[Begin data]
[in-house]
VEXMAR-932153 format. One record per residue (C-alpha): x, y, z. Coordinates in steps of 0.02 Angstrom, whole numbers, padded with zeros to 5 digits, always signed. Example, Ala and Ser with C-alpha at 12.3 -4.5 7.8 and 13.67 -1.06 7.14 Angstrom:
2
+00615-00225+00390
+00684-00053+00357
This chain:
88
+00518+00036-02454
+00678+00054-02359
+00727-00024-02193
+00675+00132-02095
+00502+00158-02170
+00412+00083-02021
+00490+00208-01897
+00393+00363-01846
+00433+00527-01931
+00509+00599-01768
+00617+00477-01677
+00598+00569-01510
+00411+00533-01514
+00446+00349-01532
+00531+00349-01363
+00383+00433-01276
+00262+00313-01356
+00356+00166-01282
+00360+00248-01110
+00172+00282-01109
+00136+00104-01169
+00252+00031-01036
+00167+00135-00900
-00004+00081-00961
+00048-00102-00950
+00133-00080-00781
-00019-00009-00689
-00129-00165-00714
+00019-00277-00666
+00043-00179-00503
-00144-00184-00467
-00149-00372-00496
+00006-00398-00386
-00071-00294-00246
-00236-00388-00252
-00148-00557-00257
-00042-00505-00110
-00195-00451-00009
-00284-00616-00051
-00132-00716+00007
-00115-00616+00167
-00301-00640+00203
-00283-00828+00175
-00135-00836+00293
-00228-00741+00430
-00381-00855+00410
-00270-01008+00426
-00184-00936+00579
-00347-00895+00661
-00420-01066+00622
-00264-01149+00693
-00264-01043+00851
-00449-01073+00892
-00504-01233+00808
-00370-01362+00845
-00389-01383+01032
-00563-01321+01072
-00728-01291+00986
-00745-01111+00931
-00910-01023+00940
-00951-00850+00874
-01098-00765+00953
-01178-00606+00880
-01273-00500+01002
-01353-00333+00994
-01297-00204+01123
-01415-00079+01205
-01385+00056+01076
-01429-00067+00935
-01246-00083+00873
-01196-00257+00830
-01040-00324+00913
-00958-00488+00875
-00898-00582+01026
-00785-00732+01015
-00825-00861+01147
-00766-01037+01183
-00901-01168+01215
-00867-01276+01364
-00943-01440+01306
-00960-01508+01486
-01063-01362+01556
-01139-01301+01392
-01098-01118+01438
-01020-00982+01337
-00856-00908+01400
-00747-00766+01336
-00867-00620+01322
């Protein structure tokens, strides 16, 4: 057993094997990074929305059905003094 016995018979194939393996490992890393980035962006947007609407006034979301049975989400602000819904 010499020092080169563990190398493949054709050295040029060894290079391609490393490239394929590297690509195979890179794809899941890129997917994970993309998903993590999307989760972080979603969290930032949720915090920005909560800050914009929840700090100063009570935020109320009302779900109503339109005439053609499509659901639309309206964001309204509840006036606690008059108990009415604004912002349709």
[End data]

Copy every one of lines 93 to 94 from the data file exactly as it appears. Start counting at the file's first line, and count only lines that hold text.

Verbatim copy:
-00856-00908+01400
-00747-00766+01336